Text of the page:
15:05 5th March 2021
When Sir Keir Starmer became Labour leader he knew he had inherited a problem so big it would take many years to resolve. He probably also knew that various the bridges burnt by Jeremy Corbyn - with the Jewish community, with the Red Wall, with centrists and many more - might well take longer than his tenure.
But what he didn't know was that he would have to try and rebuild those relationships in the midst of the biggest national crisis since the Second World War, stymied not just by the inability to meet more than a handful of people at a time, but also that he would not be able to engage in the usual knockabout politics.
The former director of prosecutions might insist that he would never indulge in such tactics - and perhaps, after the post-Brexit years, he would have been right to adopt a less partisan approach. But with criticism sometimes looking dangerously like opportunism, the pandemic has made a difficult job even harder.
That partly goes to explain why he is struggling to register with the public. Opinion polls almost universally suggest that far from gaining ground he is stalling, while Boris Johnson enjoys a bounce from the optimism our vaccine programme is generating, despite his many unforced errors throughout the pandemic.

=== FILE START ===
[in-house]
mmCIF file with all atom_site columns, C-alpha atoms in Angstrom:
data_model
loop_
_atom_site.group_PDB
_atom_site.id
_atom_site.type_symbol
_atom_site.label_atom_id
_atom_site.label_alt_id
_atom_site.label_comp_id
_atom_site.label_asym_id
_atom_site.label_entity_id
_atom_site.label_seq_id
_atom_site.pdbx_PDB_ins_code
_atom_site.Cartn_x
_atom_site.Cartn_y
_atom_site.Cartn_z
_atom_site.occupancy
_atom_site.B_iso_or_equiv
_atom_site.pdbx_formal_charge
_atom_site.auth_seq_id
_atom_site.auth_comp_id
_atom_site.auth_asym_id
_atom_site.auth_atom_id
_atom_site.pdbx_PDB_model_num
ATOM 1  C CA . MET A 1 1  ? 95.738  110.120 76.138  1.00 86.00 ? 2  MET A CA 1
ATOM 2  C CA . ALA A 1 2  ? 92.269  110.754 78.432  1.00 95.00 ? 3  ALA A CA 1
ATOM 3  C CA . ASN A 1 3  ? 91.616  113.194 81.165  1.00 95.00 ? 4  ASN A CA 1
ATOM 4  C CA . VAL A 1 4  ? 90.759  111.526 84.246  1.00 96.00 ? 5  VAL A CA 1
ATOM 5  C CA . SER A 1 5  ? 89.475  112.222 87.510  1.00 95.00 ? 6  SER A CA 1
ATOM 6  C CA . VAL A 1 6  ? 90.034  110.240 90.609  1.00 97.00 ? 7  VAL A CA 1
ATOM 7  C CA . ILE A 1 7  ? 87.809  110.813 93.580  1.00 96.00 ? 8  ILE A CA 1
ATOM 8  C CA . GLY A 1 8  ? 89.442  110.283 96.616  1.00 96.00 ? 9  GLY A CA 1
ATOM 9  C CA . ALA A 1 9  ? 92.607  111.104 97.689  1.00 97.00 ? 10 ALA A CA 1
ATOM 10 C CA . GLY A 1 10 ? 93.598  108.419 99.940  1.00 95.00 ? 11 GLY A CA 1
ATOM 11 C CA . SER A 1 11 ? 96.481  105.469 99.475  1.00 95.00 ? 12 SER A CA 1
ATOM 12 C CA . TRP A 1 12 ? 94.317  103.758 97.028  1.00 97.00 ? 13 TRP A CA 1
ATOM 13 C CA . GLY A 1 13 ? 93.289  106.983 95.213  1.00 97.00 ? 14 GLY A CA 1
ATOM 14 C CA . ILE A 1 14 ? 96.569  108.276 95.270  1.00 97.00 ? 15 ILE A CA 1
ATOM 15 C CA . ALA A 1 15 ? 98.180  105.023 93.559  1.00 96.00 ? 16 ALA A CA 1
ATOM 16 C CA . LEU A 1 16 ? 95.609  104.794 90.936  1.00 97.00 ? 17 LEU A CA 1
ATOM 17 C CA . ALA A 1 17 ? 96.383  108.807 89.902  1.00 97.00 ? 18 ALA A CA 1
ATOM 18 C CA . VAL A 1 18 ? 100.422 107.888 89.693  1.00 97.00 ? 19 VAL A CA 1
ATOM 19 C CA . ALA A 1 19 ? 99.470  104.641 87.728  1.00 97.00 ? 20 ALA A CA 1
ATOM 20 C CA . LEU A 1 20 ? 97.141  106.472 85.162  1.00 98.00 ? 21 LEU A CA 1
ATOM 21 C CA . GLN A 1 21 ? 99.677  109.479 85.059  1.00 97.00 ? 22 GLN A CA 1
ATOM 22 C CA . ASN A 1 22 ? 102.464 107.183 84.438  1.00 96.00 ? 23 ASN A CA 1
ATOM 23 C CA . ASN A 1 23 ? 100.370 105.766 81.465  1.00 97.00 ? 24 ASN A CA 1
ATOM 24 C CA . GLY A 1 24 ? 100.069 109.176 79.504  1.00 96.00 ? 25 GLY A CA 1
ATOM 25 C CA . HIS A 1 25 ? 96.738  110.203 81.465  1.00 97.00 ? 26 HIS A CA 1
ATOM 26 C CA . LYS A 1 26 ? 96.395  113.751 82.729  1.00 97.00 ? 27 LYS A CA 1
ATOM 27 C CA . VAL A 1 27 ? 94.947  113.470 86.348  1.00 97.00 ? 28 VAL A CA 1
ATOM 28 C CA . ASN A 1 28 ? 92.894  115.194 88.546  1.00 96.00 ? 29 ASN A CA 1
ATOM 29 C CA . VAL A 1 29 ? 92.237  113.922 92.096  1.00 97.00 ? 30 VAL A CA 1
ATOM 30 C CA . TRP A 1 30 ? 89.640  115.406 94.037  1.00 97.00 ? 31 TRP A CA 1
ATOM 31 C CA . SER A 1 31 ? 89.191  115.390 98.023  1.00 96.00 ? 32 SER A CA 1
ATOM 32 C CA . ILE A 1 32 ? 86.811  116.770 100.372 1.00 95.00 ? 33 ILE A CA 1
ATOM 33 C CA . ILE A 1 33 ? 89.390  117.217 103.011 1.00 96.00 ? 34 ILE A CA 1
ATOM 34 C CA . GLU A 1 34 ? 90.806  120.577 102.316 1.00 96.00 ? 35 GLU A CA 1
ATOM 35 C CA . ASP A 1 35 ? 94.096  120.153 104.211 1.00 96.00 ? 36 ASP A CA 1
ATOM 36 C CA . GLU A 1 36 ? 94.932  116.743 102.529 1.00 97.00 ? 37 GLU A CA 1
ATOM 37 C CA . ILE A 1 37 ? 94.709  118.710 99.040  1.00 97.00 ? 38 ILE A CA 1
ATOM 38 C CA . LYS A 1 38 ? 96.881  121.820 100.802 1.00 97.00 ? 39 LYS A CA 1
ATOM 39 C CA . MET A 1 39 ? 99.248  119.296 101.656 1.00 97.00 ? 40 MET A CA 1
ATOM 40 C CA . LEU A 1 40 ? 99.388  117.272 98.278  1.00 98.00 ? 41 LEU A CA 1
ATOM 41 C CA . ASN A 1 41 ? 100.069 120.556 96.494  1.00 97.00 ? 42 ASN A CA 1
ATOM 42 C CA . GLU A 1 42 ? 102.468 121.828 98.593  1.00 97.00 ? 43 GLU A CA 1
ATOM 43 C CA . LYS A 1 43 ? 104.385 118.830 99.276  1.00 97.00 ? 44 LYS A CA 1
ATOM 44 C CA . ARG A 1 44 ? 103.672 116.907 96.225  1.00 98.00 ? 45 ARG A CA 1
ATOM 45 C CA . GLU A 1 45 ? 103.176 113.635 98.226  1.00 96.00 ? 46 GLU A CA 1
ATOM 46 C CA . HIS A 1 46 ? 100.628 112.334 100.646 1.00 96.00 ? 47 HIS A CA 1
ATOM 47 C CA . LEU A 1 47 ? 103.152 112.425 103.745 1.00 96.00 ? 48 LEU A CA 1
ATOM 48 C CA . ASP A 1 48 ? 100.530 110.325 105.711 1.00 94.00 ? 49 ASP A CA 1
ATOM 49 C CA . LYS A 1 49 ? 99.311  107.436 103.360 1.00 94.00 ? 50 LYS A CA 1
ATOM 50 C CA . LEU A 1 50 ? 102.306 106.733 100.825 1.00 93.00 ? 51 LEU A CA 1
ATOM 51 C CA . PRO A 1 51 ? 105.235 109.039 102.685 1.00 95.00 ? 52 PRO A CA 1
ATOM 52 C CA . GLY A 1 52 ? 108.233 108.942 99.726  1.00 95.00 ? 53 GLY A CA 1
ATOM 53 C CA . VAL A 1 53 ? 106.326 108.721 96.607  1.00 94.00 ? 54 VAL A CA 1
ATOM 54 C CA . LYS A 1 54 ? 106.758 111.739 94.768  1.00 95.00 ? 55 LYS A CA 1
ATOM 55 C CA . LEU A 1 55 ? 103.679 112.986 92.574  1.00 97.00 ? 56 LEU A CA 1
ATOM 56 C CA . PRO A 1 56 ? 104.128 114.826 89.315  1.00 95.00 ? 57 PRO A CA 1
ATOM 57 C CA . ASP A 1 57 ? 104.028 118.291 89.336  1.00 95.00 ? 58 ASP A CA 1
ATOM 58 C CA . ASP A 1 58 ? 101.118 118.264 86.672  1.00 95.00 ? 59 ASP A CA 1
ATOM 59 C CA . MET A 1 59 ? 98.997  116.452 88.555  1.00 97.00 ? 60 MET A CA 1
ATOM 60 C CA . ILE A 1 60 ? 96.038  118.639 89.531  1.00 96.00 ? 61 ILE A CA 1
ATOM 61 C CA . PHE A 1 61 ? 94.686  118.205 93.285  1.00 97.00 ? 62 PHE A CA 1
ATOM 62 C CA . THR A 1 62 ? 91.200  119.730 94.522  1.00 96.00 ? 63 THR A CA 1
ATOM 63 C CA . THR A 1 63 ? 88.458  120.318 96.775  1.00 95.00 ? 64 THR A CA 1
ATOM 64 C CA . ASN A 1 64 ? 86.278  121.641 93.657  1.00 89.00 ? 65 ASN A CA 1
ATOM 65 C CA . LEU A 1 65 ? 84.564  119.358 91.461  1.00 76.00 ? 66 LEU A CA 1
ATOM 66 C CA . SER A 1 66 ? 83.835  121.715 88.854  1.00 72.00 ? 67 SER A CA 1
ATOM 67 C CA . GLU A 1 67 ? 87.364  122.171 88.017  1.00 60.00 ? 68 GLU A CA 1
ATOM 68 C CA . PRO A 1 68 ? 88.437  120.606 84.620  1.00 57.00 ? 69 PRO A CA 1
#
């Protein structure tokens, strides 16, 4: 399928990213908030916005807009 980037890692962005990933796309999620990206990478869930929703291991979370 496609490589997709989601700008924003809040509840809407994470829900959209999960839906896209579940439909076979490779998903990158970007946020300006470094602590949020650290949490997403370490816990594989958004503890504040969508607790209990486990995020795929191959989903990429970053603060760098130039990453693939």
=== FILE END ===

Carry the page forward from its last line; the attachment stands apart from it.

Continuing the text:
However it is not all of the story. Sir Keir is struggling to connect with those voters who turned blue in 2019 because they do not believe he is offering anything better than those who went before him.
For this week's focus group, we dredged up what were clearly bad memories for many of our participants, to try and understand why they voted as they did - and whether they do differently if there was an election tomorrow.
The consensus view broadly seemed to be that while voting was important, there were no good options and people were left to pick out the least-worst option.
On that basis, you might think that an opposition leader whose decision-making has at least not been behind one of the worst Covid death tolls in the world would have a reasonable chance of success.
But his inability to cut through as a "man of the people" means that there are still plenty of died-in-the-wool Labour voters who are planning to put their cross in the box marked Conservatives once again.
Tags: Labour Sir Keir Starmer Conservative Elections Tribalism Brexit Coronavirus